The days of the traditional desktop PC are surely numbered. All-in-one's have gone from being overpriced novelties to the de facto form factor for a new machine. Whether it's the incredible aluminium iMac or the silly-cheap Asus Eee Top, there are few reasons to choose a tower any more.
Samsung is the latest manufacturer to have got in on the trend, and like the Acer Z5610 and the Sony Vaio L, its brand new U250 isn't just a space-saving combo of computer and monitor – it's also equipped with a two-point multitouch screen.
Of course, there aren't any really compelling multitouch apps for Windows 7 yet. While Samsung's TouchPlay 3D desktop overlay is better than the standard Microsoft interface for fingers, it is slower than straightforward Windows and more a gimmick than essential.
Those killer apps will come, though, and when they do they'll look good on the 23in Samsung screen. The 1920x1080 screen is richly coloured and has good enough contrast. It's not quite up to the standards of Apple’s iMac, but does seem on a par with the more expensive Sony Vaio L.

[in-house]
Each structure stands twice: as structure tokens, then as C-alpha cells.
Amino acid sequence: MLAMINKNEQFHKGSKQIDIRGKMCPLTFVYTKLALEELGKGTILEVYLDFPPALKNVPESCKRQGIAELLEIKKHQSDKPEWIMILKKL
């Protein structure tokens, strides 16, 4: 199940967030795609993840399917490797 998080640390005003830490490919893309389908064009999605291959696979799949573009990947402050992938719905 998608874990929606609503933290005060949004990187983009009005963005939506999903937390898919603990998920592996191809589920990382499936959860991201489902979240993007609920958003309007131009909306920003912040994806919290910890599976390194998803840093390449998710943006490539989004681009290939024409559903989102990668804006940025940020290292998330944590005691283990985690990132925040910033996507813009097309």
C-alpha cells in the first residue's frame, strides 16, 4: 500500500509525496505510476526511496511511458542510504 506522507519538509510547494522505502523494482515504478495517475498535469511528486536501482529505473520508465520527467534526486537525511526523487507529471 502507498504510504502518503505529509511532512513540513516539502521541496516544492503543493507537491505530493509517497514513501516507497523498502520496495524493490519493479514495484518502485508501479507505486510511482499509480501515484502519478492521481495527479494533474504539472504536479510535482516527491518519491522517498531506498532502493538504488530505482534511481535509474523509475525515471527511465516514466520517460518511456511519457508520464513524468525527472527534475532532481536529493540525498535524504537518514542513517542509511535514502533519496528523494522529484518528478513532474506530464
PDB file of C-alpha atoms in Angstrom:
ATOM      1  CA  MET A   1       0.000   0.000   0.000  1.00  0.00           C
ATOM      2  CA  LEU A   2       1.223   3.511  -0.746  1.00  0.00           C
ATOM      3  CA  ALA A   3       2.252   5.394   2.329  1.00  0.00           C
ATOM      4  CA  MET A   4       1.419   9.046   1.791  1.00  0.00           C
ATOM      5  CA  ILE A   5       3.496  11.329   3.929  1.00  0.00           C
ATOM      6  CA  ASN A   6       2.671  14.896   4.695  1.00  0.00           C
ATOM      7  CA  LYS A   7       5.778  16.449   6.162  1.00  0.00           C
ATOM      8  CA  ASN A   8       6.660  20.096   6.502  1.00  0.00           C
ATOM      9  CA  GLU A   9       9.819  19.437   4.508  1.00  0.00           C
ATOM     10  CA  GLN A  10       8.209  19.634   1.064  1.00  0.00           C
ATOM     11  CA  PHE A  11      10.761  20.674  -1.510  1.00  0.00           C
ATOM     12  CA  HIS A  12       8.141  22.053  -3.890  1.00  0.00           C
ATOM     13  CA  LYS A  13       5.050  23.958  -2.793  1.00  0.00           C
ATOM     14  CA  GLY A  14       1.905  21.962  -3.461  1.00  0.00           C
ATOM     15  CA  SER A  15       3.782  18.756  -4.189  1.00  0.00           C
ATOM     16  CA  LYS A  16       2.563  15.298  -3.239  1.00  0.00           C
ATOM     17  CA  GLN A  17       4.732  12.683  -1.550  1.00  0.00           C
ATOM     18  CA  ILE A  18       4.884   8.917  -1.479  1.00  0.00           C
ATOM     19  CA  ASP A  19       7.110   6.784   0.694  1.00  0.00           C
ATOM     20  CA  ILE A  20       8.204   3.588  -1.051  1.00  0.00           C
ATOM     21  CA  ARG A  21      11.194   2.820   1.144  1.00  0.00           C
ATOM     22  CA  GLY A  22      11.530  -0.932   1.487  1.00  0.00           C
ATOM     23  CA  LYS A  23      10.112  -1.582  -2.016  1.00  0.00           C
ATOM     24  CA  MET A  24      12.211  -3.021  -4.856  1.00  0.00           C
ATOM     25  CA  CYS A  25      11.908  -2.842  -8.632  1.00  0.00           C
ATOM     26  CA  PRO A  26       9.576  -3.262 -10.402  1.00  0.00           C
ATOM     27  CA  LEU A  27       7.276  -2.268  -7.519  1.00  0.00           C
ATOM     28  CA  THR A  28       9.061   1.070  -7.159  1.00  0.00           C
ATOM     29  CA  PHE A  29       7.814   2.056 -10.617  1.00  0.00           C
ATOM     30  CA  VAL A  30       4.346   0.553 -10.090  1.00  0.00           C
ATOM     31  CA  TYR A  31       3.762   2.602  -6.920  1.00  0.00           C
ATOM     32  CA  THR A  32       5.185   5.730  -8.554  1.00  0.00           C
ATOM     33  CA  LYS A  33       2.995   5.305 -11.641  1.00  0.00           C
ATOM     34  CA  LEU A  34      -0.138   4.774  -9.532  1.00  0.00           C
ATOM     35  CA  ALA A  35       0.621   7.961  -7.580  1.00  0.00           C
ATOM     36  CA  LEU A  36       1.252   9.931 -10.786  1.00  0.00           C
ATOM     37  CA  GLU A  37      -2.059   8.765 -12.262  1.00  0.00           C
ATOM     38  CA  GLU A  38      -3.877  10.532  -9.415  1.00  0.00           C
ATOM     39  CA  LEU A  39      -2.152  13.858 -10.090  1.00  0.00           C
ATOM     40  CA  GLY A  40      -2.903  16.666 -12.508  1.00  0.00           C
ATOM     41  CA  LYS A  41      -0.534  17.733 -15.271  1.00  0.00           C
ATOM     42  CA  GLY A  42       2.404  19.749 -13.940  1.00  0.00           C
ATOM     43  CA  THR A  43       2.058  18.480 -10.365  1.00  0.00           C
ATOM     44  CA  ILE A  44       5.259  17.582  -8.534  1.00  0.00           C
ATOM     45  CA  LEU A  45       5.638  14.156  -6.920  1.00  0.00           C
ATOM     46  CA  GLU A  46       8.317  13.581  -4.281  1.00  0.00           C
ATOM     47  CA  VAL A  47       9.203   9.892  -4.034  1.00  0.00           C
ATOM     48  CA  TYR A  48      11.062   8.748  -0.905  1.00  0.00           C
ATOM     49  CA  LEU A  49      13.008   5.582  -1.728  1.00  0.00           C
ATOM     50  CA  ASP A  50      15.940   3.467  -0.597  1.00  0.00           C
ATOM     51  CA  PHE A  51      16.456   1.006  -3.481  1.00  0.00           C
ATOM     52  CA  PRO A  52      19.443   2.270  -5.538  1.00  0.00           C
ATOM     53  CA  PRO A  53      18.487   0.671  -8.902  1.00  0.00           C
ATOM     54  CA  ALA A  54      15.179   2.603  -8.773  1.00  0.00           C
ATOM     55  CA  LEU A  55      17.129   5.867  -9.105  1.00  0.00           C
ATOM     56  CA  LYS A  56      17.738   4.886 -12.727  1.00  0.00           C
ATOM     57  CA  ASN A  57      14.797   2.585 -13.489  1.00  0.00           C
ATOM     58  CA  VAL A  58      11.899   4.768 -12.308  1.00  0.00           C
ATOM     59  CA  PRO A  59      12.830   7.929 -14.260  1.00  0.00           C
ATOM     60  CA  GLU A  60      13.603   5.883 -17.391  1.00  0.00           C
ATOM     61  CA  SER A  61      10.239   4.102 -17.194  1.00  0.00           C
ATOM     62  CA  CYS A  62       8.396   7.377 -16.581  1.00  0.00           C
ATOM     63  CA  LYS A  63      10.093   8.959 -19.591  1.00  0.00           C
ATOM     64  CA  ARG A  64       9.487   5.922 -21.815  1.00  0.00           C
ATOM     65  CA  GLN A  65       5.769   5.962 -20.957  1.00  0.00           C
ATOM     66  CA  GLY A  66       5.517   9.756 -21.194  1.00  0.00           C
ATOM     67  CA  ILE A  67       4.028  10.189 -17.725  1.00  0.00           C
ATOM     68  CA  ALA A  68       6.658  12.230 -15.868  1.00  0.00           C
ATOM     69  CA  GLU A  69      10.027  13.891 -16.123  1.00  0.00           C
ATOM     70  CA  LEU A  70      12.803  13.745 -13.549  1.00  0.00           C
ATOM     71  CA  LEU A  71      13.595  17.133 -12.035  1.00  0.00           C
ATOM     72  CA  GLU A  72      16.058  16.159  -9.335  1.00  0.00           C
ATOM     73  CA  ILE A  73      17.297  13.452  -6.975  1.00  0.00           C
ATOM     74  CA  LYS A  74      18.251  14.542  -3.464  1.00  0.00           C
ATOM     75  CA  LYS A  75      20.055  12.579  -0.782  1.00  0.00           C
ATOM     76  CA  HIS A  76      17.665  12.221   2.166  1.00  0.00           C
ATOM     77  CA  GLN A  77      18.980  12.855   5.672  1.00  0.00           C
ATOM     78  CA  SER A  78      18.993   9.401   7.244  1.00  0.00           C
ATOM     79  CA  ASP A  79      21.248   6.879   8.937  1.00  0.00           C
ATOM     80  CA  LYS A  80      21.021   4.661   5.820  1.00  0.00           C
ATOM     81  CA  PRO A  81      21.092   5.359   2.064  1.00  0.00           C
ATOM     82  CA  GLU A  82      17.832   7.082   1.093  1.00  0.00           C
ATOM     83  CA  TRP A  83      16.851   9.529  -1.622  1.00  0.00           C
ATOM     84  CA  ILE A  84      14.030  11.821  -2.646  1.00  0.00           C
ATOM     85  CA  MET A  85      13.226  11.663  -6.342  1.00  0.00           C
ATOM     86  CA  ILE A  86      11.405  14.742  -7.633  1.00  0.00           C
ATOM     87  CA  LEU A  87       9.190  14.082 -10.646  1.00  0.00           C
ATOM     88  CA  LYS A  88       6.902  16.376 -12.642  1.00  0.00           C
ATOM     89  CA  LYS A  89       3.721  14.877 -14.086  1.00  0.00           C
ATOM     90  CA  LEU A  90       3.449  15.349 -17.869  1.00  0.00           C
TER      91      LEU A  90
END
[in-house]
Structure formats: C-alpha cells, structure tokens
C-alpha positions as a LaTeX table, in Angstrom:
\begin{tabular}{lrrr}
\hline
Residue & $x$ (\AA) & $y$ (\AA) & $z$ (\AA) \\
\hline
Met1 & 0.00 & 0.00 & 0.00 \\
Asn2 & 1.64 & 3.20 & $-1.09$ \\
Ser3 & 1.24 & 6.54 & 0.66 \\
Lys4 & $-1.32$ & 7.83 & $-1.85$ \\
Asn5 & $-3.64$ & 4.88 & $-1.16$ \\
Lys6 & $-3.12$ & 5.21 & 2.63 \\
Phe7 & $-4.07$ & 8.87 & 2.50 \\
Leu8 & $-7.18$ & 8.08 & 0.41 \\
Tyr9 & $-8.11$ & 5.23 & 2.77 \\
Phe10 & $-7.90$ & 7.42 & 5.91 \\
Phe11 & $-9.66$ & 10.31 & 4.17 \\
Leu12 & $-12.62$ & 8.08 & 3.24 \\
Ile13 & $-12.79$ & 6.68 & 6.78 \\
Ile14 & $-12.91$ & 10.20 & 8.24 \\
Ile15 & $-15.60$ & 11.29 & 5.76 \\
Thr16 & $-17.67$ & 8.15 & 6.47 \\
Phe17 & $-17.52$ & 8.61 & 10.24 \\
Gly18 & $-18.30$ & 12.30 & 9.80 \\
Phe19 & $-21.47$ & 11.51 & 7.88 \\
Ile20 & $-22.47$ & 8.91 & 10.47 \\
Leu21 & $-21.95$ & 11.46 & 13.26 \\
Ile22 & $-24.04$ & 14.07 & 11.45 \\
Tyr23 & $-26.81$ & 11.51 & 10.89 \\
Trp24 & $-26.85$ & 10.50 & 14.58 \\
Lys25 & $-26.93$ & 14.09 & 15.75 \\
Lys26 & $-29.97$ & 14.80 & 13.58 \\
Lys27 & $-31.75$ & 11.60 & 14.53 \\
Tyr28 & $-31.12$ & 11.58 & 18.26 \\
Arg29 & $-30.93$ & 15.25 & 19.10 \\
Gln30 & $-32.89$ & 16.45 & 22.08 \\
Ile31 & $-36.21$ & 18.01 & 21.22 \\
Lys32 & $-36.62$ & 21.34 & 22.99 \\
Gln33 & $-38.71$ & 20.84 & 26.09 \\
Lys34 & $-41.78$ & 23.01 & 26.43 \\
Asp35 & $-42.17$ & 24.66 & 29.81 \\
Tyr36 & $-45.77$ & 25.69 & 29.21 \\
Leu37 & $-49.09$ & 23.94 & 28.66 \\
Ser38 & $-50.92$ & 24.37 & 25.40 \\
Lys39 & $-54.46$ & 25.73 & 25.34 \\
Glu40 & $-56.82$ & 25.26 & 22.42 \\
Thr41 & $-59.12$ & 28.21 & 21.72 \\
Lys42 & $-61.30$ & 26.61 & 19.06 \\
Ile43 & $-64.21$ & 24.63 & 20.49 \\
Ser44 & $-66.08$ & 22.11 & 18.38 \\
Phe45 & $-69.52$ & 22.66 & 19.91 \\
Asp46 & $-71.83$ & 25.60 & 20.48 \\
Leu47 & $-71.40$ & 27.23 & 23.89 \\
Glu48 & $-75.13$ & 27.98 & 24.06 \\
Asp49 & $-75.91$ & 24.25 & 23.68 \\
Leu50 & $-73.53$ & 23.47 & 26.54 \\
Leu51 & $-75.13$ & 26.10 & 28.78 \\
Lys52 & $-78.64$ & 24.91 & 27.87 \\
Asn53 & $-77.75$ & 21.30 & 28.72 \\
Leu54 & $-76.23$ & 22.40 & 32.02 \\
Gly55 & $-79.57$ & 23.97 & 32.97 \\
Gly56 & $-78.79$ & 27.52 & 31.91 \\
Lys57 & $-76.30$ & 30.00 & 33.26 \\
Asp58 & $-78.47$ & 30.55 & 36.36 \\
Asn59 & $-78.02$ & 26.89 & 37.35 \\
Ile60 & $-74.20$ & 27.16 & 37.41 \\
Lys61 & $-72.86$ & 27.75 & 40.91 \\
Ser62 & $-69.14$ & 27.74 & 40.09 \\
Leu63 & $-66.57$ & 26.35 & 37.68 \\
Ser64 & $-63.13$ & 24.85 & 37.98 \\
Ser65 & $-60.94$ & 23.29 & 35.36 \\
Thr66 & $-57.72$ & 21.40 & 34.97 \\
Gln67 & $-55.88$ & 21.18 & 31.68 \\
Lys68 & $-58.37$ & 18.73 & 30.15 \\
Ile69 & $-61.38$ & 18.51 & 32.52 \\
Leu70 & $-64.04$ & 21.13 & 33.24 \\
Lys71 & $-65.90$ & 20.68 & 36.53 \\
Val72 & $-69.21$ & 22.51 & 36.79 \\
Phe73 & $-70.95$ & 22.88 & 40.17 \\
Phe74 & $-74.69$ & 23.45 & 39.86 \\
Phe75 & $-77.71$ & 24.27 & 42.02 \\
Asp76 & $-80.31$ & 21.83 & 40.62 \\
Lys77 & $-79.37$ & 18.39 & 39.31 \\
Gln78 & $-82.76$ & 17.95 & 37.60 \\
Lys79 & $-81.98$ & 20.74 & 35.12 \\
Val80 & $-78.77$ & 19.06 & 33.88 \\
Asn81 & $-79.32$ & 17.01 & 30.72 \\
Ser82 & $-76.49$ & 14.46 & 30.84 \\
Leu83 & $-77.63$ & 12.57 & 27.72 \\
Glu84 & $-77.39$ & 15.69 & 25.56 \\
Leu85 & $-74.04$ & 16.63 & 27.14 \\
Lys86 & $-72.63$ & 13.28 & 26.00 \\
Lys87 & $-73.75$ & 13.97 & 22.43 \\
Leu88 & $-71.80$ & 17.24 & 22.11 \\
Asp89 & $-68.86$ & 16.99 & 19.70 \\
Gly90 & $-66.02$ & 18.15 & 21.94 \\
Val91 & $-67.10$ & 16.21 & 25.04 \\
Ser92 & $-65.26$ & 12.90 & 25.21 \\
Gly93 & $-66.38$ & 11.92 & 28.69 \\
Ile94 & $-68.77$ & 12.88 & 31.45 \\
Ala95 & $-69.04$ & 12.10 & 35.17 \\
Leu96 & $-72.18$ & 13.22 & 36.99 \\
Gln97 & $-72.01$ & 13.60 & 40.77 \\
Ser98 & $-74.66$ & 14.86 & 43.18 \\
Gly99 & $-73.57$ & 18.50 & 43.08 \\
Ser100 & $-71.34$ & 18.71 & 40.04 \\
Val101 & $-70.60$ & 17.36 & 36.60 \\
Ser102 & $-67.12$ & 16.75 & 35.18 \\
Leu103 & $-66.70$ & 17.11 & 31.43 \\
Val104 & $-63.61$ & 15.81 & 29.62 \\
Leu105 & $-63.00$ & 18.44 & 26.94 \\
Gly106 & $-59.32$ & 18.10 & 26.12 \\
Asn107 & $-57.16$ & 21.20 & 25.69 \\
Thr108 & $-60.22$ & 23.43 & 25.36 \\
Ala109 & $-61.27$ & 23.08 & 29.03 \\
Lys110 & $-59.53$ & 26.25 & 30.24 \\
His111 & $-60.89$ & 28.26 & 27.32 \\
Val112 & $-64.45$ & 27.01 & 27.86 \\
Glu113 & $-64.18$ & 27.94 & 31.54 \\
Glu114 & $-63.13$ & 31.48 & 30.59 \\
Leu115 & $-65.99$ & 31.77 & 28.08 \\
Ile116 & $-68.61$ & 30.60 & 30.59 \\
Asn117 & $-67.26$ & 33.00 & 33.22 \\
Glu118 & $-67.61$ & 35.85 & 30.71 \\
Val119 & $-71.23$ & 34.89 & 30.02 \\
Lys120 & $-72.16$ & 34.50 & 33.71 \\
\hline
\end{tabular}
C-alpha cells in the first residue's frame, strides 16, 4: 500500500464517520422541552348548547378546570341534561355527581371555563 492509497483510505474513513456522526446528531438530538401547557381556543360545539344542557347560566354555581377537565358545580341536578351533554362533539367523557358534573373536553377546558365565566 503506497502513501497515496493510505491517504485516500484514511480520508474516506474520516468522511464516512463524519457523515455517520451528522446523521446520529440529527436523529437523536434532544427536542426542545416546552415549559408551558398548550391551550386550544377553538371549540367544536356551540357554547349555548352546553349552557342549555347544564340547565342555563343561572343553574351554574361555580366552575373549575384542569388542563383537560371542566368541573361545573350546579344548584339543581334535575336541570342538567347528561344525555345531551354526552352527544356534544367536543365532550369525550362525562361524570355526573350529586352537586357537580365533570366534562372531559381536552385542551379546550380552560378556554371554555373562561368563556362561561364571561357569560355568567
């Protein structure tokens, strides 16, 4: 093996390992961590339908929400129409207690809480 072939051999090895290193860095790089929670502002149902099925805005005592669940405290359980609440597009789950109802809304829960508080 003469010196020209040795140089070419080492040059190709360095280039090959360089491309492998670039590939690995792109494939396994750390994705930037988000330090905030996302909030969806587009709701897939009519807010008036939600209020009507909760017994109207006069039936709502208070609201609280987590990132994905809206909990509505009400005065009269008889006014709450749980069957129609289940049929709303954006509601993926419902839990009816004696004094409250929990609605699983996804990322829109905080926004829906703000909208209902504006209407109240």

The screen's sharp looks, however, are literally overshadowed by the thick black plastic surround. It's not that it isn't well built – although we did scratch the DVD drive just removing the acres of protective film – but the wide bezel makes the panel look much smaller than it actually is. It's a design faux par that detracts from the U250’s best feature.
Price versus performance
There's a school of thought that says all-in-ones, which like the U250 are often based on laptop parts, are still expensive compared to desktop separates.
The U250 won't do an awful lot to dissuade that thinking, as its Core 2 processor is starting to look a bit long in the tooth. Coupled with the GeForce 310M graphics it's enough to get Far Cry 2 or World of Warcraft running at medium quality settings, but it's not going to win any awards for performance.
It comes down to how much of a premium you think multitouch is worth – against its peers the U250 is a reasonable price, landing midway between the lower specced Acer Z5610 and the bigger, faster Sony Vaio L. It's a testament to the high quality of most all in ones at the moment that we'd be hard pushed to choose between any of those three.